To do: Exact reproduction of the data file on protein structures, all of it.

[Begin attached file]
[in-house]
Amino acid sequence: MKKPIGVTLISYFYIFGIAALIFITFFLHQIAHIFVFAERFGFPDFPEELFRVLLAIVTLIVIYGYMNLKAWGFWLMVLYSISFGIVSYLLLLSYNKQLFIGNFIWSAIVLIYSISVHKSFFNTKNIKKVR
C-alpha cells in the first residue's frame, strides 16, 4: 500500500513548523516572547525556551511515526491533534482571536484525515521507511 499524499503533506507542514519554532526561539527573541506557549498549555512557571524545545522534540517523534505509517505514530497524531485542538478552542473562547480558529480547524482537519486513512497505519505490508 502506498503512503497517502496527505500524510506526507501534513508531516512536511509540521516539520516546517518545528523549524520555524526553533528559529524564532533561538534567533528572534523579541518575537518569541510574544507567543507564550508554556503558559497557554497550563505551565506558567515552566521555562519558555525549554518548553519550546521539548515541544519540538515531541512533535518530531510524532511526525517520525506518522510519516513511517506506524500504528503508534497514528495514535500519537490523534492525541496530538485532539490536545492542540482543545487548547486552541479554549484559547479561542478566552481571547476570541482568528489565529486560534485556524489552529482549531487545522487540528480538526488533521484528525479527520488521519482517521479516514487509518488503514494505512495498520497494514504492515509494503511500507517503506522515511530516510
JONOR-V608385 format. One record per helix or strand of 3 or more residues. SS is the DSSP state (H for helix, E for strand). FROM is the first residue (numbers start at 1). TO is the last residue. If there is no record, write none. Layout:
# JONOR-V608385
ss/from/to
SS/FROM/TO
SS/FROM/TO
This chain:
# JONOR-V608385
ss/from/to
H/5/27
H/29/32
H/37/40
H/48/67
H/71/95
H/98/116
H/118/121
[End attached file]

[in-house]
Amino acid sequence: MKKPIGVTLISYFYIFGIAALIFITFFLHQIAHIFVFAERFGFPDFPEELFRVLLAIVTLIVIYGYMNLKAWGFWLMVLYSISFGIVSYLLLLSYNKQLFIGNFIWSAIVLIYSISVHKSFFNTKNIKKVR
C-alpha cells in the first residue's frame, strides 16, 4: 500500500513548523516572547525556551511515526491533534482571536484525515521507511 499524499503533506507542514519554532526561539527573541506557549498549555512557571524545545522534540517523534505509517505514530497524531485542538478552542473562547480558529480547524482537519486513512497505519505490508 502506498503512503497517502496527505500524510506526507501534513508531516512536511509540521516539520516546517518545528523549524520555524526553533528559529524564532533561538534567533528572534523579541518575537518569541510574544507567543507564550508554556503558559497557554497550563505551565506558567515552566521555562519558555525549554518548553519550546521539548515541544519540538515531541512533535518530531510524532511526525517520525506518522510519516513511517506506524500504528503508534497514528495514535500519537490523534492525541496530538485532539490536545492542540482543545487548547486552541479554549484559547479561542478566552481571547476570541482568528489565529486560534485556524489552529482549531487545522487540528480538526488533521484528525479527520488521519482517521479516514487509518488503514494505512495498520497494514504492515509494503511500507517503506522515511530516510
JONOR-V608385 format. One record per helix or strand of 3 or more residues. SS is the DSSP state (H for helix, E for strand). FROM is the first residue (numbers start at 1). TO is the last residue. If there is no record, write none. Layout:
# JONOR-V608385
ss/from/to
SS/FROM/TO
SS/FROM/TO
This chain:
# JONOR-V608385
ss/from/to
H/5/27
H/29/32
H/37/40
H/48/67
H/71/95
H/98/116
H/118/121